BUSINESS

Will chip design go beyond captive outsourcing?

BANGALORE SEPT. 6. Today, very little of all chip designs come from India, and even those are mostly products of captive outsourcing. But, in the next two years, that share is bound to go up, says Anand Anandkumar, Managing Director, Magma India, the U.S. company's wholly owned Indian subsidiary in Bangalore.

Magma's flagship product, Blast Fusion, an electronic design automation software which completely automates the process of chip design, has been used by HCL to make a chip for an unnamed telecom major in the U.S.

In the next five years, Mr. Anand says, Bangalore may well become the "nerve centre of Asia Pacific operations of every big name in the industry". For example, critical work done at Texas Instruments here will go on chips for seven new cell phones that Nokia is releasing this year, industry sources say. Intel, is bringing more and more top notch microprocessor people down to its Bangalore centre. So, "hard core next generation intellectual property is being created here," Mr. Anand says.

The robust eco-system that is driving the trend here, may soon not be enough. The smaller players say the "irrational exhuberence" of the 90s are back. "If a move from the U.S. to Bangalore is cost savings of 50 per cent, salaries here have also doubled or in some cases quadrupled," says Uma Mahesh, Insilica's Director.

Prospective core team engineers want upwards of Rs. 18 to 20 lakhs. Even then, they may not stay. Yet, New Path Ventures, Insilica's U.S. based parent company, sees enough advantages here.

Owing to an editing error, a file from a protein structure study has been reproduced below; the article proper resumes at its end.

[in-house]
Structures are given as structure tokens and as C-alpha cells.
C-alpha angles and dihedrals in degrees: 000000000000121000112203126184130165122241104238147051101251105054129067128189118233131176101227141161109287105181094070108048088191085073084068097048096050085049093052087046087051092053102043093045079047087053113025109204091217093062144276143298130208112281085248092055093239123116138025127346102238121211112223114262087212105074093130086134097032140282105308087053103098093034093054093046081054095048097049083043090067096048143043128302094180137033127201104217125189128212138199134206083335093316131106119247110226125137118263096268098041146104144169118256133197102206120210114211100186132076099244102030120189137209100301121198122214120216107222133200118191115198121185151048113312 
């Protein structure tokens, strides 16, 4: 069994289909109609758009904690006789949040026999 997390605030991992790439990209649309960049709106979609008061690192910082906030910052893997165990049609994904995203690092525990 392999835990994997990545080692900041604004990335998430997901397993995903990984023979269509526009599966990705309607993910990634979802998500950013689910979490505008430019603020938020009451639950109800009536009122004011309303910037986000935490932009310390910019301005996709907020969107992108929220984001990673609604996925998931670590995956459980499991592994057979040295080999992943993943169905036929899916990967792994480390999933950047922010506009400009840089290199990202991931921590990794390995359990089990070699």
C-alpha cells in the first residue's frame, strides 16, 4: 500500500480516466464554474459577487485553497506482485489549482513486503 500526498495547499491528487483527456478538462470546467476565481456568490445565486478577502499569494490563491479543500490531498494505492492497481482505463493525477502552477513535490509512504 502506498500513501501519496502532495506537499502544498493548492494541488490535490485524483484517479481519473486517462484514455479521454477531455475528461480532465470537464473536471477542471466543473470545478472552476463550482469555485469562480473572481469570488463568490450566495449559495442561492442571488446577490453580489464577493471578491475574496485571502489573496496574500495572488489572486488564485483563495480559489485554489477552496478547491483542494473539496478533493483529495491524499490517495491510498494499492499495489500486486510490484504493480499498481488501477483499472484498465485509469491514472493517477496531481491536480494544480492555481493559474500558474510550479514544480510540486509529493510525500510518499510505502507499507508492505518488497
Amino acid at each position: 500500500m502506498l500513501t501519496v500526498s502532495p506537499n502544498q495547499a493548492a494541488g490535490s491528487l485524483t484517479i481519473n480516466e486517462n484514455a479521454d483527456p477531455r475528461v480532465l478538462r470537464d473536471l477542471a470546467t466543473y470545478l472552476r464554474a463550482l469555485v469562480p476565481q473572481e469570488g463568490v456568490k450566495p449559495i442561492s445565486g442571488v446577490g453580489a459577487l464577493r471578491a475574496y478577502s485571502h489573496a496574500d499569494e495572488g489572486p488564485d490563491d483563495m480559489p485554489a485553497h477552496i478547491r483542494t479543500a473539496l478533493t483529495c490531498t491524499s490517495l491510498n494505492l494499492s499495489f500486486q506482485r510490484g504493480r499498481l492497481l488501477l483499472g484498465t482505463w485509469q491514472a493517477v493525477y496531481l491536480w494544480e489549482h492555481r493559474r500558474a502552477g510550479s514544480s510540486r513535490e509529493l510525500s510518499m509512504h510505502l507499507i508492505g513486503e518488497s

"Why not go to Hyderabad, take fewer people at lower salaries, and groom them for a couple of years," Mr. Mahesh wonders. One reason is these companies are making chip designs for final `systems' poised for explosive sales in less than a year's time. "I can always do architecture here, and layout in Hyderabad," or "Even though we just started here, Chennai is definitely on my mind". Many agree that Hyderabad would be ideal for `expansions', and not Mysore or Hubli-Dharwad, where they would have to start from scratch, which even a TI may not want today.

While real estate rates are declining with about five lakh sq. ft. waiting to be occupied, space is not really a problem. So, despite relatively cheaper rent in the U.S., for the chip design industry, the cost of hiring and keeping talent is at the heart of the matter and Bangalore still offers an edge.

To an extent, the same may be said for Hyderabad, but the point is, India is far from becoming critical to operations of the big chip makers, who will always set the norms.

The best case scenario for India will still mean contending with the TIs and the Intels hedging their bets. So, as the U.S. markets pick up, unless Bangalore, or Hyderabad, offers more than what can be had for only slightly more in Texas, chip design here will stay an outsourcing experiment.

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